Serious complications of otitis media are not frequent. However, very young children (in whom the body’s defence system is underdeveloped) are at risk of local, regional or endocranial complications such as:

  • labyrinthitis, an inflammatory disorder of the inner ear or labyrinth. It causes balance disorders, hearing loss and tinnitus
  • mastoiditis, inflammation of the bone located behind the ear (mastoid) due to direct spread of infection.

This condition is characterised by high fever, swelling and pain behind the ear, headaches and hearing loss.

Usually, it resolves by administering antibiotics but, in some rare cases, it may be necessary to resort to cholesteatoma surgery, chronic inflammation of the middle ear associated with abnormal skin growth with erosion of bone structures.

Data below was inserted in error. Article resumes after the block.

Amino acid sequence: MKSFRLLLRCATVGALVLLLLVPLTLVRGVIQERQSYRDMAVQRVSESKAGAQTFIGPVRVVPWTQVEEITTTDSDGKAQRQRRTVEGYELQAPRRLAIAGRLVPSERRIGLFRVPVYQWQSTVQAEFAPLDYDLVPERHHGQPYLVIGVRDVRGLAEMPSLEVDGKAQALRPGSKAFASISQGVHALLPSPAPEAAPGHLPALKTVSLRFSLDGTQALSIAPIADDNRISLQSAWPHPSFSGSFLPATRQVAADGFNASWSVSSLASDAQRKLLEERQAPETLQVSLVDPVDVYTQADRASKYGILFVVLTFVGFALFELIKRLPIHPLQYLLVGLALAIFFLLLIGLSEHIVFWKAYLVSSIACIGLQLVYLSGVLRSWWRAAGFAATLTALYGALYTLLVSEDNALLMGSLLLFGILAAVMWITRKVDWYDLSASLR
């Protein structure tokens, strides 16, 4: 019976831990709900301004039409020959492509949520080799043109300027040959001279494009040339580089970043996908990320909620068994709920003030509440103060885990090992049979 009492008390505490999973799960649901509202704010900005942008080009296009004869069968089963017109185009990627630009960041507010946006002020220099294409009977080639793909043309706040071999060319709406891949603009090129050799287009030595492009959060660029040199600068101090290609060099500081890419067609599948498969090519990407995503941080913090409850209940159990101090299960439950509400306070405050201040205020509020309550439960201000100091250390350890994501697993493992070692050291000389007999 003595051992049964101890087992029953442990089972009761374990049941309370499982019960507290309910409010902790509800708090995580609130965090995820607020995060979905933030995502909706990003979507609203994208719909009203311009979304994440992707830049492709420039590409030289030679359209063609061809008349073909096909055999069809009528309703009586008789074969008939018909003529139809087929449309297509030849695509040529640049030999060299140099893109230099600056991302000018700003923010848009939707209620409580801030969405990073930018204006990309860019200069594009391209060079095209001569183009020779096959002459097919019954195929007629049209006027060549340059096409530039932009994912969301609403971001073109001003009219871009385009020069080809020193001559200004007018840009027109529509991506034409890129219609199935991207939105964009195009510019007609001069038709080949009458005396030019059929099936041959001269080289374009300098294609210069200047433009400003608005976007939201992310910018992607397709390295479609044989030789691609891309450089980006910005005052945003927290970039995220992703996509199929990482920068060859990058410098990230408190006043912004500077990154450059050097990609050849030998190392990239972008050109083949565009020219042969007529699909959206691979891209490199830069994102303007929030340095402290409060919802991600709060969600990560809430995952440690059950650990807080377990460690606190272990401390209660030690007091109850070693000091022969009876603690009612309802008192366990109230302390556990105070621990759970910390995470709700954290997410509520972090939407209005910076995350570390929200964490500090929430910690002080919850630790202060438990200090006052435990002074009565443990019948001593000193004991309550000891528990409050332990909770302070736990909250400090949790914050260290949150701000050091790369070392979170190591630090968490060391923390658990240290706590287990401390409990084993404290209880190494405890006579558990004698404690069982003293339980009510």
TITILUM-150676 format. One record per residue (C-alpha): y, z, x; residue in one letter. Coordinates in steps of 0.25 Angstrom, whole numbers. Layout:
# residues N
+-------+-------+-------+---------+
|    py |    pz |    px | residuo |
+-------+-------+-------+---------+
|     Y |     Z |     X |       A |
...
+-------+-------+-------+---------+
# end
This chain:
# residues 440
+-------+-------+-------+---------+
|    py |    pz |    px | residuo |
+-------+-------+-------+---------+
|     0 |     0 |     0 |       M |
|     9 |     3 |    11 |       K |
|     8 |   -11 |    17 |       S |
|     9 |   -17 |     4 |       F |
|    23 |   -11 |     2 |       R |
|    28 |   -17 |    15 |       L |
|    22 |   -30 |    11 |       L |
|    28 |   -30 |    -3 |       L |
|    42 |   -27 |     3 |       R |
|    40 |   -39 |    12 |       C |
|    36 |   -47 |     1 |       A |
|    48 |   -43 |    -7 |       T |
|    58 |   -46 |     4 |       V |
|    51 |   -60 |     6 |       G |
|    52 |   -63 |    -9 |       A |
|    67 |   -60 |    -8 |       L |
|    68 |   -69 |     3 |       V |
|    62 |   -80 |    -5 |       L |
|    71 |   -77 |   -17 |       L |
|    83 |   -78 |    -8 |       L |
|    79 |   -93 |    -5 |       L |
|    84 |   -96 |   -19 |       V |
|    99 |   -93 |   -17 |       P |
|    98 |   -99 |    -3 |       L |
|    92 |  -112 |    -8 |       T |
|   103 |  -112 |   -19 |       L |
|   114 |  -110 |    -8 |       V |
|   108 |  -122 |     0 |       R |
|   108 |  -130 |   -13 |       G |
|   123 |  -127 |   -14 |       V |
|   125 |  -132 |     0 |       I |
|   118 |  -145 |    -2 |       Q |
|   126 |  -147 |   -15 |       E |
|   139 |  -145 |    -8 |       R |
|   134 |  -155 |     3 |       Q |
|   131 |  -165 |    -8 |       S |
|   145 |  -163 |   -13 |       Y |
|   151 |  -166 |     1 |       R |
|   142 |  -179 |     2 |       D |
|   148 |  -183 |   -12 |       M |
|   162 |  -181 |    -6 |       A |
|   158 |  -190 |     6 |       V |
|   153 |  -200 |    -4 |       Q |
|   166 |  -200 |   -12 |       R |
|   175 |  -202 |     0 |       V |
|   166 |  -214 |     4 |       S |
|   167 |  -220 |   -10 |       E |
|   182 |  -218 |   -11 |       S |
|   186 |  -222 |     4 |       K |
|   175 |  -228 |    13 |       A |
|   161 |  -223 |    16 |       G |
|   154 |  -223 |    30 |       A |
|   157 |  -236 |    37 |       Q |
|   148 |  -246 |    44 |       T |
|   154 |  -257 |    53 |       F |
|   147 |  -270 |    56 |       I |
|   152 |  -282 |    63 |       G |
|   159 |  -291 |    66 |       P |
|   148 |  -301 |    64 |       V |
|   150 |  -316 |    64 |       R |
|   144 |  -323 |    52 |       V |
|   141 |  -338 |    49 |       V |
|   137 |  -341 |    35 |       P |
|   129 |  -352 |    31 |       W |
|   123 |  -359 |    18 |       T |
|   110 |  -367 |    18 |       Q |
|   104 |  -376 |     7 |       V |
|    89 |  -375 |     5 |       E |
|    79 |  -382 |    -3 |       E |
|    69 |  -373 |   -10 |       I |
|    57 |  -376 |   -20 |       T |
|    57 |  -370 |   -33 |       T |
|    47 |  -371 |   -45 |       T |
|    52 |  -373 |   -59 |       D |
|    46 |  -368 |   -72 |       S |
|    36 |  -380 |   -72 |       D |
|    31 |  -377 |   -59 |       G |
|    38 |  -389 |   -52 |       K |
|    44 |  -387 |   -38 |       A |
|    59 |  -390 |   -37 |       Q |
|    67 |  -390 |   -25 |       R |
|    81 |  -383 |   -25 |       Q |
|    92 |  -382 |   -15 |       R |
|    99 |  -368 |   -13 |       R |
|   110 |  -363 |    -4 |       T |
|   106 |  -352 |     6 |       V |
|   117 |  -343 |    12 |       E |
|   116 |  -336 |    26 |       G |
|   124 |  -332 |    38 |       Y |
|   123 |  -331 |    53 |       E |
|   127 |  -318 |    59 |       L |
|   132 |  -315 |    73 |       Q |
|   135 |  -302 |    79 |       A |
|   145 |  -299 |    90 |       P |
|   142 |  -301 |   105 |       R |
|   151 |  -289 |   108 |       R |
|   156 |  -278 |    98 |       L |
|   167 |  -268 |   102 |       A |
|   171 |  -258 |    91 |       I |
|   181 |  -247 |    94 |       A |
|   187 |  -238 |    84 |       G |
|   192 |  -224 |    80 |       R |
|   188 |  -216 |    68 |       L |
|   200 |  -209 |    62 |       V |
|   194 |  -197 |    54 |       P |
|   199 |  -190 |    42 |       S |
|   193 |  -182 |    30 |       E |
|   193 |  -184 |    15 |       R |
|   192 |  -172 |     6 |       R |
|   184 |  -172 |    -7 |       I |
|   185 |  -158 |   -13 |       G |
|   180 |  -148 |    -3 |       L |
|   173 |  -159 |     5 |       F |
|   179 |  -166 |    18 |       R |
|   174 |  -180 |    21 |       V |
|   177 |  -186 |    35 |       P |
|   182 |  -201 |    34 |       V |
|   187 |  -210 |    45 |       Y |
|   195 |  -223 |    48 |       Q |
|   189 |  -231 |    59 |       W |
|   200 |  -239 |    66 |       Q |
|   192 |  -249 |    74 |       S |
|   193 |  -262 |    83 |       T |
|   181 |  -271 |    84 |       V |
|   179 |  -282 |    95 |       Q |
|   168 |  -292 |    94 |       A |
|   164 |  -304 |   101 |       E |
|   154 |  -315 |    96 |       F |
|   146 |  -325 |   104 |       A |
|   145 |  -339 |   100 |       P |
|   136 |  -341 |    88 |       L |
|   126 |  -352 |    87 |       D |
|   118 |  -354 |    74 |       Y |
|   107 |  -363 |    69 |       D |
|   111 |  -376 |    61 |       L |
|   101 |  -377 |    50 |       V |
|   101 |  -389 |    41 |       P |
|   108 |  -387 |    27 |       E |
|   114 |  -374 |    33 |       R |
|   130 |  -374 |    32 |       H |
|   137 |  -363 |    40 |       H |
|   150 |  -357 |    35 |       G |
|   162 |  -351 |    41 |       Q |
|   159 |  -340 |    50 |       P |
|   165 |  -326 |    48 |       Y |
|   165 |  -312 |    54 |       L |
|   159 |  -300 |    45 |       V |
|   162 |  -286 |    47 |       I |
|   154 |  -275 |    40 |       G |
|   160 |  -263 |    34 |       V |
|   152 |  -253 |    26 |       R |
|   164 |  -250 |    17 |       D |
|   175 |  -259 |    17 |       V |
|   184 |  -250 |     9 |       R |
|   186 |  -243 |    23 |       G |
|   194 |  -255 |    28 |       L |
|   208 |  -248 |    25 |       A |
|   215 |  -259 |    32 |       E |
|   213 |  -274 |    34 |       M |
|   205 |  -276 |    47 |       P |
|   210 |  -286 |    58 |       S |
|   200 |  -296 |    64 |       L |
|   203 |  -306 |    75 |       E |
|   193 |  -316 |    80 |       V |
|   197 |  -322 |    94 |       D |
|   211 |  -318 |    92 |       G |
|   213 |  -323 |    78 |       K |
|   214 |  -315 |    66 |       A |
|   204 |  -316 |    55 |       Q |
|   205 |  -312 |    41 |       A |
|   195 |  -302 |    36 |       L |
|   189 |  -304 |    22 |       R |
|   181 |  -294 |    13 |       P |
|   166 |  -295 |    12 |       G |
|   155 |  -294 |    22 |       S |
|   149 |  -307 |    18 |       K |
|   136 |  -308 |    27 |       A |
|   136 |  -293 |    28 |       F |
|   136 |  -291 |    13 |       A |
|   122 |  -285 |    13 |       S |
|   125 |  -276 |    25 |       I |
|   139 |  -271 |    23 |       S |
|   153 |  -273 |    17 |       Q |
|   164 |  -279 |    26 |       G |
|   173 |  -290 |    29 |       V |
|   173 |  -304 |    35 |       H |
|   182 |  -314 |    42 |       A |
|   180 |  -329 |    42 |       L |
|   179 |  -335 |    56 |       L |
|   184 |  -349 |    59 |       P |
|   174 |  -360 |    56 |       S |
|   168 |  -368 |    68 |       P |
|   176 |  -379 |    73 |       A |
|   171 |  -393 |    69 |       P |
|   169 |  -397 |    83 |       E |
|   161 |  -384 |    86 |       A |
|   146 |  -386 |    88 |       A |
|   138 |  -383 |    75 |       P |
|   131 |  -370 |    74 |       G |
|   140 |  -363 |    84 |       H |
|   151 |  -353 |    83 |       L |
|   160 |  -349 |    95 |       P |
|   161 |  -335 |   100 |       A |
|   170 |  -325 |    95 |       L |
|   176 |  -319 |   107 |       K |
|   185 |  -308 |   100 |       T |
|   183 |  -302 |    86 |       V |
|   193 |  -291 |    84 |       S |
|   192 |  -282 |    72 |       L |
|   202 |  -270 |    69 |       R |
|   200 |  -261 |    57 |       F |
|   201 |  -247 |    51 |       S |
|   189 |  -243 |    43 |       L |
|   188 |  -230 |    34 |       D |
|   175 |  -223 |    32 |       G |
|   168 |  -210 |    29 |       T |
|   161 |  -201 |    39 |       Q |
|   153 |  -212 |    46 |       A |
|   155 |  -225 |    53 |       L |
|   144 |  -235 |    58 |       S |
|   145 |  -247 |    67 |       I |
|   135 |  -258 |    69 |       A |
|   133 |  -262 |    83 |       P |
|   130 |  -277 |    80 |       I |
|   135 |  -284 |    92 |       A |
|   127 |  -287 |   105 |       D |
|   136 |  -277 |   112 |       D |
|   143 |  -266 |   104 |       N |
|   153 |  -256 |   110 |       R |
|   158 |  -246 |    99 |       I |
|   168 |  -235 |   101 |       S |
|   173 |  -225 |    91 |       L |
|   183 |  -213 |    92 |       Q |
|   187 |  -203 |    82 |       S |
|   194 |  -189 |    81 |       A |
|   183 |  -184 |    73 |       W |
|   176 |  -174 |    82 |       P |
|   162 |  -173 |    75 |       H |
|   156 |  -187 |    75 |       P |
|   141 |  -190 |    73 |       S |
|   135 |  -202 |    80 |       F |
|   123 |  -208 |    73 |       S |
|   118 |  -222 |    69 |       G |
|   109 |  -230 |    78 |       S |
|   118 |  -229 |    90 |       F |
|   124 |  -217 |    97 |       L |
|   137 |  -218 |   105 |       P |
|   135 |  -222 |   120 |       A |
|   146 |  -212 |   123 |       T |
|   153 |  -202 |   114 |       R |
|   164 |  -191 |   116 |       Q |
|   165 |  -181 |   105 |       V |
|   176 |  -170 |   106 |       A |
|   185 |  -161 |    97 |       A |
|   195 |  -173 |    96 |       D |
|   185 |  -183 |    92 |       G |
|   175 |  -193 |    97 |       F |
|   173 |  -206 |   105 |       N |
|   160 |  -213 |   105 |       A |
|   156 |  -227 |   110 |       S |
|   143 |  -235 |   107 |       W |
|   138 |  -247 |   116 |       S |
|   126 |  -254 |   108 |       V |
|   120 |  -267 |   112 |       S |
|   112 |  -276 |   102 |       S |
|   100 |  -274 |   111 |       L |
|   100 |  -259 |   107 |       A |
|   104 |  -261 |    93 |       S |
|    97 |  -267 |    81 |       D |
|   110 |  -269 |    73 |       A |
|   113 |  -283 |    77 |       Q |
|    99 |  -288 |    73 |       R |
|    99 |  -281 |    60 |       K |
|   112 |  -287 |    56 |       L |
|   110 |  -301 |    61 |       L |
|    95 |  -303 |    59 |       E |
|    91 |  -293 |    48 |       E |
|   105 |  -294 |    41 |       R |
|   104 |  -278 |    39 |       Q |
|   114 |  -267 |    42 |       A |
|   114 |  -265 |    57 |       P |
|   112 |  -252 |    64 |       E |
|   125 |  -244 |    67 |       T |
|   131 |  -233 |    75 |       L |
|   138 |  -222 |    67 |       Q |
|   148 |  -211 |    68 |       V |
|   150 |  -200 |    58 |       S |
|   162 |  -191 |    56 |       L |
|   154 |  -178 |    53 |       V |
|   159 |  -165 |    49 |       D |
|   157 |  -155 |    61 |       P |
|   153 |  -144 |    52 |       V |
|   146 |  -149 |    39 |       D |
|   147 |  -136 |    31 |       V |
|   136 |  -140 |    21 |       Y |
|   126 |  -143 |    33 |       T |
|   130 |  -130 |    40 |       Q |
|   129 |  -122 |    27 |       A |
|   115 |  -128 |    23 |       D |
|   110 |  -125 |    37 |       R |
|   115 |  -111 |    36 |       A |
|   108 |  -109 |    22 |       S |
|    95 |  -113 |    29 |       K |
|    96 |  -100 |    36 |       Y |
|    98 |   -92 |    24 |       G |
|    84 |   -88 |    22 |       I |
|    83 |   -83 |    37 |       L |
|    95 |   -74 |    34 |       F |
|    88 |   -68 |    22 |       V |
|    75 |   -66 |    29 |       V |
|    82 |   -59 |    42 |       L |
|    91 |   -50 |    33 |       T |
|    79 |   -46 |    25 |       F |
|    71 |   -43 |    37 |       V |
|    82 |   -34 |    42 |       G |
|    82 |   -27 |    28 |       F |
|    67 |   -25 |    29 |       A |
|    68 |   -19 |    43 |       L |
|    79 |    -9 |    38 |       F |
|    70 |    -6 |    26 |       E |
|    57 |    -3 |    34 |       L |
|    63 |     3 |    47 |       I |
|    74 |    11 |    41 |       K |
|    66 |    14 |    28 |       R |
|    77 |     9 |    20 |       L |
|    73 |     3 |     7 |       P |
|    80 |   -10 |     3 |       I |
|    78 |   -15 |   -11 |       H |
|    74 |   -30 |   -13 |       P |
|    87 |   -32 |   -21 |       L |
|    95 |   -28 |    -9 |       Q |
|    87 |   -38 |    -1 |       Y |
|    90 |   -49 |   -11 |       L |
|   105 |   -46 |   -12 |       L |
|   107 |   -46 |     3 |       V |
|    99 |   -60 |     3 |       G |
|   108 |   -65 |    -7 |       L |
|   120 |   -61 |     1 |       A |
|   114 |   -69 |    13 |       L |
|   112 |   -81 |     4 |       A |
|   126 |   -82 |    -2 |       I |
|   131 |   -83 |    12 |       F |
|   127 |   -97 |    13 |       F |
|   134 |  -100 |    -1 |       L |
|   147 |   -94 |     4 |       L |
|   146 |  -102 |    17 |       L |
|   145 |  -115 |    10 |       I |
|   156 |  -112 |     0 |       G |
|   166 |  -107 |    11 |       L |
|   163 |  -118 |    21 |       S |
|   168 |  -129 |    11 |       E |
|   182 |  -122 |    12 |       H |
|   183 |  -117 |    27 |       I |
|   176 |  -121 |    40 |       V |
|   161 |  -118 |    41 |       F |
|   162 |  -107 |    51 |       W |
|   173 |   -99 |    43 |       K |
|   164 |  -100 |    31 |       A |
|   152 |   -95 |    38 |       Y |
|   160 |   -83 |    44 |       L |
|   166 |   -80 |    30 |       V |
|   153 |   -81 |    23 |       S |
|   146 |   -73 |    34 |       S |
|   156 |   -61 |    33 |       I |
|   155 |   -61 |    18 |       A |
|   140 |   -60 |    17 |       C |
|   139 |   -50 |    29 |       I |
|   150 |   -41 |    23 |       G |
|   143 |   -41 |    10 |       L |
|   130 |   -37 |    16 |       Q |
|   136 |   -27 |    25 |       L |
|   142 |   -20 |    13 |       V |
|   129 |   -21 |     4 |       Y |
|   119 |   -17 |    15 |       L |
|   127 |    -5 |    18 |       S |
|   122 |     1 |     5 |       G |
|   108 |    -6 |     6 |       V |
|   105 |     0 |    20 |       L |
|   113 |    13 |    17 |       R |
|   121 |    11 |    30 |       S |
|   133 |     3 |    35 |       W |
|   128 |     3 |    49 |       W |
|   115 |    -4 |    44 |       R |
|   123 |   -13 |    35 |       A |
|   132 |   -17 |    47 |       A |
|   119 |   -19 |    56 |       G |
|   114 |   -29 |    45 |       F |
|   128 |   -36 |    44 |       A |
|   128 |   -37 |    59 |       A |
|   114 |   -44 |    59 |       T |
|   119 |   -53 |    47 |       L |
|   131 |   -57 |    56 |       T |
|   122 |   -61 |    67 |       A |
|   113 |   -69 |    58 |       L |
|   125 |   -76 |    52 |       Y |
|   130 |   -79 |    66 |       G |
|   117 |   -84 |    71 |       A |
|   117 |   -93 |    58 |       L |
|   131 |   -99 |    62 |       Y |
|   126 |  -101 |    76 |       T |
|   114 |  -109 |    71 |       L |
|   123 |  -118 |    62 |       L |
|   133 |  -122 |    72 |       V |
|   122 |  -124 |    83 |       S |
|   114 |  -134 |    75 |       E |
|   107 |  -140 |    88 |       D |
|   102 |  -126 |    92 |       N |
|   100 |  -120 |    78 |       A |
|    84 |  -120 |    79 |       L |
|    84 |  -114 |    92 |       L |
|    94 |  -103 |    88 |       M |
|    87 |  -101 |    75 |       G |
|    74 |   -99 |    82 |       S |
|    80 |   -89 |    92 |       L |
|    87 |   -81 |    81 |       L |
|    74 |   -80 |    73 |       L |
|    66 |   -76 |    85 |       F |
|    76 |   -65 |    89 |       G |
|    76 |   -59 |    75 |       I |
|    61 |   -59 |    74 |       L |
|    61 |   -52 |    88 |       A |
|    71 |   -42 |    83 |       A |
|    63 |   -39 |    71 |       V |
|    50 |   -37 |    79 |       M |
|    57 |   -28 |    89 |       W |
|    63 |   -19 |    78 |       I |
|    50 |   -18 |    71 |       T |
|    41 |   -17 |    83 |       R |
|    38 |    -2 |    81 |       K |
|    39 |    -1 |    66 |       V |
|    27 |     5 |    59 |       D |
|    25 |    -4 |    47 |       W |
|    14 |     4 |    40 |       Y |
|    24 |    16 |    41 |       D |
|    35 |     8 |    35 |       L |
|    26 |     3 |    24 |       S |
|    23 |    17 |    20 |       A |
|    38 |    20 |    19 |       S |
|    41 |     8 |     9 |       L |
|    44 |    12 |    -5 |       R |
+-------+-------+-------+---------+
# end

A surgical approach is necessary

  • speech disorders, may occur in very young children with repeated otitis media that has transiently impaired their ability to hear
  • facial paralysis, swelling associated with otitis that can generate compression of the facial nerve. However, this condition generally resolves as the infection heals
  • meningitis, a serious but, fortunately, very rare complication of otitis media. It can occur if the infection spreads from the ear to the meninges (protective membranes covering the brain and spinal cord)
  • cerebral abscess, a collection of pus inside the brain. This is a very rare and serious complication that requires surgery.

Although it is not possible to prevent otitis media in children, certain behaviours can help reduce the risk of infection

  • ensure that the child has had his or her vaccinations according to the national vaccination calendar, with particular reference to the hexavalent and pneumococcal vaccines
  • vaccinate the child against influenza
  • avoid exposing the child to cigarette smoke
  • prefer breastfeeding rather than formula feeding where possible